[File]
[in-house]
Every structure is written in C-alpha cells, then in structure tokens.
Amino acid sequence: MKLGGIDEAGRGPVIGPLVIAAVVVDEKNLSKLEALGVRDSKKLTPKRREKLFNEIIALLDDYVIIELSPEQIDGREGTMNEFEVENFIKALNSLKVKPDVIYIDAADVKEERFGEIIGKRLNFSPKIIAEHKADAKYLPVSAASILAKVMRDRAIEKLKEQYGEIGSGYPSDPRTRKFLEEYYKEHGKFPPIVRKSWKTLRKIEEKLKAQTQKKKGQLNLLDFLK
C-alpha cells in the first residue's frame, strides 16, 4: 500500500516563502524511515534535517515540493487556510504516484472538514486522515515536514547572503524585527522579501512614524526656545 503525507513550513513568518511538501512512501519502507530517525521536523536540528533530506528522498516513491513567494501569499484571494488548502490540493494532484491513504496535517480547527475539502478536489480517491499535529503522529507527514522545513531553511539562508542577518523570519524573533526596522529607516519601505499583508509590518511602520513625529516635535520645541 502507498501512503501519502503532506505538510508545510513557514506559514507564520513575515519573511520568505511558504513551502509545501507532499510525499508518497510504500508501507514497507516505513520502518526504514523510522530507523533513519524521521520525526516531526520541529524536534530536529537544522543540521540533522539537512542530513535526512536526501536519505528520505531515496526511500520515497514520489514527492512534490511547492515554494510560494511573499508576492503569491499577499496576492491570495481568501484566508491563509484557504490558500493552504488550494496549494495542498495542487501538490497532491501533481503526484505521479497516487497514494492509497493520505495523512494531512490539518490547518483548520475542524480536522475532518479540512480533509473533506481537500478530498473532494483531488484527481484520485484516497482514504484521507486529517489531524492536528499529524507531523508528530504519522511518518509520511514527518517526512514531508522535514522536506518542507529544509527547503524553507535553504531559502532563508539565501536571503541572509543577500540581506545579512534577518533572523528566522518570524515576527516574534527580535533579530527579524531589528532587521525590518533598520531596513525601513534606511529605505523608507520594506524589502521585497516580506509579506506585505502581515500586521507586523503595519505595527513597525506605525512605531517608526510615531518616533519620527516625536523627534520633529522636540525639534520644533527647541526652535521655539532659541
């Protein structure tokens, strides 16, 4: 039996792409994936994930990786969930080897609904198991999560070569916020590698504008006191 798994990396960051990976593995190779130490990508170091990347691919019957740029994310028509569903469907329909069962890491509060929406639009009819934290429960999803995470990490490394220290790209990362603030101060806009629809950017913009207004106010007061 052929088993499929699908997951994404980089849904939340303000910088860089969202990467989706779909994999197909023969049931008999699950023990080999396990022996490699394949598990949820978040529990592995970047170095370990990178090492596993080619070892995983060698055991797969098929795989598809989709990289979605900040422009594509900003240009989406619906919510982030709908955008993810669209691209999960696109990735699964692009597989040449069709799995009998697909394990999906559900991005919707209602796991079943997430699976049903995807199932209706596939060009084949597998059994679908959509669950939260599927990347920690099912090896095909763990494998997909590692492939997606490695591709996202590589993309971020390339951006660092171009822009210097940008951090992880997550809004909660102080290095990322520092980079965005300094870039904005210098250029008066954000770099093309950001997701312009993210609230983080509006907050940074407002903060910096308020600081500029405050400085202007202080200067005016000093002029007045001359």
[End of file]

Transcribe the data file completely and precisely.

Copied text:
[in-house]
Every structure is written in C-alpha cells, then in structure tokens.
Amino acid sequence: MKLGGIDEAGRGPVIGPLVIAAVVVDEKNLSKLEALGVRDSKKLTPKRREKLFNEIIALLDDYVIIELSPEQIDGREGTMNEFEVENFIKALNSLKVKPDVIYIDAADVKEERFGEIIGKRLNFSPKIIAEHKADAKYLPVSAASILAKVMRDRAIEKLKEQYGEIGSGYPSDPRTRKFLEEYYKEHGKFPPIVRKSWKTLRKIEEKLKAQTQKKKGQLNLLDFLK
C-alpha cells in the first residue's frame, strides 16, 4: 500500500516563502524511515534535517515540493487556510504516484472538514486522515515536514547572503524585527522579501512614524526656545 503525507513550513513568518511538501512512501519502507530517525521536523536540528533530506528522498516513491513567494501569499484571494488548502490540493494532484491513504496535517480547527475539502478536489480517491499535529503522529507527514522545513531553511539562508542577518523570519524573533526596522529607516519601505499583508509590518511602520513625529516635535520645541 502507498501512503501519502503532506505538510508545510513557514506559514507564520513575515519573511520568505511558504513551502509545501507532499510525499508518497510504500508501507514497507516505513520502518526504514523510522530507523533513519524521521520525526516531526520541529524536534530536529537544522543540521540533522539537512542530513535526512536526501536519505528520505531515496526511500520515497514520489514527492512534490511547492515554494510560494511573499508576492503569491499577499496576492491570495481568501484566508491563509484557504490558500493552504488550494496549494495542498495542487501538490497532491501533481503526484505521479497516487497514494492509497493520505495523512494531512490539518490547518483548520475542524480536522475532518479540512480533509473533506481537500478530498473532494483531488484527481484520485484516497482514504484521507486529517489531524492536528499529524507531523508528530504519522511518518509520511514527518517526512514531508522535514522536506518542507529544509527547503524553507535553504531559502532563508539565501536571503541572509543577500540581506545579512534577518533572523528566522518570524515576527516574534527580535533579530527579524531589528532587521525590518533598520531596513525601513534606511529605505523608507520594506524589502521585497516580506509579506506585505502581515500586521507586523503595519505595527513597525506605525512605531517608526510615531518616533519620527516625536523627534520633529522636540525639534520644533527647541526652535521655539532659541
């Protein structure tokens, strides 16, 4: 039996792409994936994930990786969930080897609904198991999560070569916020590698504008006191 798994990396960051990976593995190779130490990508170091990347691919019957740029994310028509569903469907329909069962890491509060929406639009009819934290429960999803995470990490490394220290790209990362603030101060806009629809950017913009207004106010007061 052929088993499929699908997951994404980089849904939340303000910088860089969202990467989706779909994999197909023969049931008999699950023990080999396990022996490699394949598990949820978040529990592995970047170095370990990178090492596993080619070892995983060698055991797969098929795989598809989709990289979605900040422009594509900003240009989406619906919510982030709908955008993810669209691209999960696109990735699964692009597989040449069709799995009998697909394990999906559900991005919707209602796991079943997430699976049903995807199932209706596939060009084949597998059994679908959509669950939260599927990347920690099912090896095909763990494998997909590692492939997606490695591709996202590589993309971020390339951006660092171009822009210097940008951090992880997550809004909660102080290095990322520092980079965005300094870039904005210098250029008066954000770099093309950001997701312009993210609230983080509006907050940074407002903060910096308020600081500029405050400085202007202080200067005016000093002029007045001359």